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Samuel Hoffman | The Journal Gazette
David Ward, left, program manager at the McMillen Center for Health Education, talks to Wayne New Tech students about the dangers of smoking on Wednesday via the new video conferencing studio.

Actually, the McMillen Center finds it's easier being green

David Ward is standing in front of a landscape of pure neon green – one large green wall is behind him; a green mat is below his feet.

But to the class of teens at New Tech High School, watching Ward via video from their classroom, he's standing outside the McMillen Center.

Then in an instant he's in the McMillen Center lobby.

In another, the background morphs into a graphic that lists some of the dangers that come with smoking.

Ward, the health educator at the McMillen Center, demonstrated the center's new green screen technology Wednesday, which the non-profit hopes will help reach more kids and teens with messages about health and safety.

And it's especially apt to have now, during a time when schools are cutting budgets and taking fewer field trips, according to McMillen Center CEO Holli Seabury.

"If we want to reach students today with a health message, we have to go to them," she said.

The center has been doing video conferencing since about 2005, Seabury said, but it's all been done in a cramped and hot studio.

An instructor in that studio could literally stretch his or her arms out and touch each wall. There was only room to film someone from the chest down, and the lights made the temperature sometimes unbearable.

"If you did a video about exercise, and you touched your toes, your head would disappear from the screen and the kids would laugh," said Linda Hathaway, program manager at the center. "Then you'd laugh and you'd feel stupid."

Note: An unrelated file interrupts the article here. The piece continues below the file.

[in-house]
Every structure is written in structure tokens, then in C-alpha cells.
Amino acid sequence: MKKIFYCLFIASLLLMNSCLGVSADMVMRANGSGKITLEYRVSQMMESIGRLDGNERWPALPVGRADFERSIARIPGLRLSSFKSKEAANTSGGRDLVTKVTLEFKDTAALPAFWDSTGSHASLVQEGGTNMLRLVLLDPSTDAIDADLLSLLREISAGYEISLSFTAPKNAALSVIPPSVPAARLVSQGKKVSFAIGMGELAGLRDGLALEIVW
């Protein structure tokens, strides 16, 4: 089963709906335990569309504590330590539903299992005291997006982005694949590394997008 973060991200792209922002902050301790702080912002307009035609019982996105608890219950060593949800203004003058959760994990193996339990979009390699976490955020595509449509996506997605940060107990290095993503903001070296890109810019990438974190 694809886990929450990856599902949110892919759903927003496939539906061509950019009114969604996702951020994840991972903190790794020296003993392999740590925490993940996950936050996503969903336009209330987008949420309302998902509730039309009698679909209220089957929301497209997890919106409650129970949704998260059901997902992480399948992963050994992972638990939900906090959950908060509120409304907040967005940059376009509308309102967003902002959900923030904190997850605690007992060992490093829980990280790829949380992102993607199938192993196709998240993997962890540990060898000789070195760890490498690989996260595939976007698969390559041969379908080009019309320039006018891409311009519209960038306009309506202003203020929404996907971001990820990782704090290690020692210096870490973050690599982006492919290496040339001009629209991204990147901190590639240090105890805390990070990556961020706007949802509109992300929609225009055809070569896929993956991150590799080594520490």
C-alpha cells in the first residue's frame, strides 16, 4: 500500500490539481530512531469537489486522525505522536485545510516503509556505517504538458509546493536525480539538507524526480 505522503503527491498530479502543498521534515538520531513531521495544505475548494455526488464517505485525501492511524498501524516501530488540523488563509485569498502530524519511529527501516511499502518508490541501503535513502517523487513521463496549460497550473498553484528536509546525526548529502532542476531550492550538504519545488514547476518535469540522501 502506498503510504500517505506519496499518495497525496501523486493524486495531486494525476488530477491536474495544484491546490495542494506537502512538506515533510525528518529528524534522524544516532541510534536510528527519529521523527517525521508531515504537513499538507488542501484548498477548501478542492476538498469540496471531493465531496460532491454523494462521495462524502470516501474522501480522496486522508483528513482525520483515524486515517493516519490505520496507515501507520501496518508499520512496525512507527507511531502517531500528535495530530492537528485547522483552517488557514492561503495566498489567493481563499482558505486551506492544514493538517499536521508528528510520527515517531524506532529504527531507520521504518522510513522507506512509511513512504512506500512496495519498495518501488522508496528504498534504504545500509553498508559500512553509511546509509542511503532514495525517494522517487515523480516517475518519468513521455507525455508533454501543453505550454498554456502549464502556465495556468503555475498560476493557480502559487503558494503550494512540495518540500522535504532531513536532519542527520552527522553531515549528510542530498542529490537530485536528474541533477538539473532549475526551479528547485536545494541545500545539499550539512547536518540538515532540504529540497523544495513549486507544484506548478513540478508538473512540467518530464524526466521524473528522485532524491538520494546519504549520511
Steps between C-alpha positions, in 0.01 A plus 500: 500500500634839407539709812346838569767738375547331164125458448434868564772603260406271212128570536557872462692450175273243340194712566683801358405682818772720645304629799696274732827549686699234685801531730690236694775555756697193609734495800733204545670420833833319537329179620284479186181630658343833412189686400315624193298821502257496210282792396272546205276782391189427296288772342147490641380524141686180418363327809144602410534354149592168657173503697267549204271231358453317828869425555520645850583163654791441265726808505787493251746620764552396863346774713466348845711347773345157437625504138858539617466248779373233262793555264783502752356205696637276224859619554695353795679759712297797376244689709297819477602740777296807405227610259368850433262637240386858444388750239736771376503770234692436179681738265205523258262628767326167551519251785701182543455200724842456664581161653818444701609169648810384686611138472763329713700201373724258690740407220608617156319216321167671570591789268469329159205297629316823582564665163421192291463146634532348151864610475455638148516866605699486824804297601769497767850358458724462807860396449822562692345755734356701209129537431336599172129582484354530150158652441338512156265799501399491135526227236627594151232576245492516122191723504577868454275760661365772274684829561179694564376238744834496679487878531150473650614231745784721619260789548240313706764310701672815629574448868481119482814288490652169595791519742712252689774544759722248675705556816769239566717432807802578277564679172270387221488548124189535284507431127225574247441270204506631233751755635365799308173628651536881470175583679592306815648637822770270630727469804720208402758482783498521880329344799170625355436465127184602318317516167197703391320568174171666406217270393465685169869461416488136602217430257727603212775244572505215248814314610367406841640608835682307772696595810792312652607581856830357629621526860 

With an $80,000 grant from the McMillen Foundation, the center created an entirely new and spacious studio and bought the green screen technology.

The green screen tech – which is exactly what weathermen and weatherwomen use on the news – allows instructors to do more interactive presentations with the video conferencing.

Officials hope that it will also keep the center competitive with other similar non-profits that produce educational programs.

Seabury said the first year the center did video conferencing, it reached about 600 students.

Last year it reached 8,000 students.

"We can come right to you in your classroom, whether you're three miles down the road or in Northern Canada with three feet of snow on the ground," Seabury said.

The most popular programs teachers have been requesting from the McMillen Center are ones dealing with texting and driving, cyber bullying and sexting – the latter of which has become a huge concern for middle school administrators.

There are also other programs, though, from healthy eating to smoking to sexually transmitted diseases.

"Many of the topics are maybe ones a teacher is not prepared to teach, or maybe they want an expert voice," Seabury said.

And with the green screen technology, instructors at McMillen can now drive whatever message they have home more effectively.

Now with the power of special effects.